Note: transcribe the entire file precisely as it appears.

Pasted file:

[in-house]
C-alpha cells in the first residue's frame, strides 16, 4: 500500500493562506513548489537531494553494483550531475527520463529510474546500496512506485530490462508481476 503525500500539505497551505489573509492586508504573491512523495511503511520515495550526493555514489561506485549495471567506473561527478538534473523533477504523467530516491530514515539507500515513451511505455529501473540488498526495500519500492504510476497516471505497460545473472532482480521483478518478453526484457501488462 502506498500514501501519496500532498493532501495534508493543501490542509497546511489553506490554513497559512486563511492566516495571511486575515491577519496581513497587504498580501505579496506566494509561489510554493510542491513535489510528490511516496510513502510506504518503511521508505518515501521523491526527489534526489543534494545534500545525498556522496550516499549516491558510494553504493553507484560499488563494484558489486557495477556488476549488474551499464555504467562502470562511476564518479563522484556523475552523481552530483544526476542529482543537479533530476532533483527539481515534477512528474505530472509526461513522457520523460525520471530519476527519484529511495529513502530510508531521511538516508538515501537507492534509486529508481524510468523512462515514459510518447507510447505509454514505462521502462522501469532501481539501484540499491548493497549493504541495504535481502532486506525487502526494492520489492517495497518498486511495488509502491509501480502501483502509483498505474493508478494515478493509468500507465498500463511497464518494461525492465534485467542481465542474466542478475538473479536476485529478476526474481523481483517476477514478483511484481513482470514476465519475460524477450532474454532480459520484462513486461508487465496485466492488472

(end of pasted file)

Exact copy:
[in-house]
C-alpha cells in the first residue's frame, strides 16, 4: 500500500493562506513548489537531494553494483550531475527520463529510474546500496512506485530490462508481476 503525500500539505497551505489573509492586508504573491512523495511503511520515495550526493555514489561506485549495471567506473561527478538534473523533477504523467530516491530514515539507500515513451511505455529501473540488498526495500519500492504510476497516471505497460545473472532482480521483478518478453526484457501488462 502506498500514501501519496500532498493532501495534508493543501490542509497546511489553506490554513497559512486563511492566516495571511486575515491577519496581513497587504498580501505579496506566494509561489510554493510542491513535489510528490511516496510513502510506504518503511521508505518515501521523491526527489534526489543534494545534500545525498556522496550516499549516491558510494553504493553507484560499488563494484558489486557495477556488476549488474551499464555504467562502470562511476564518479563522484556523475552523481552530483544526476542529482543537479533530476532533483527539481515534477512528474505530472509526461513522457520523460525520471530519476527519484529511495529513502530510508531521511538516508538515501537507492534509486529508481524510468523512462515514459510518447507510447505509454514505462521502462522501469532501481539501484540499491548493497549493504541495504535481502532486506525487502526494492520489492517495497518498486511495488509502491509501480502501483502509483498505474493508478494515478493509468500507465498500463511497464518494461525492465534485467542481465542474466542478475538473479536476485529478476526474481523481483517476477514478483511484481513482470514476465519475460524477450532474454532480459520484462513486461508487465496485466492488472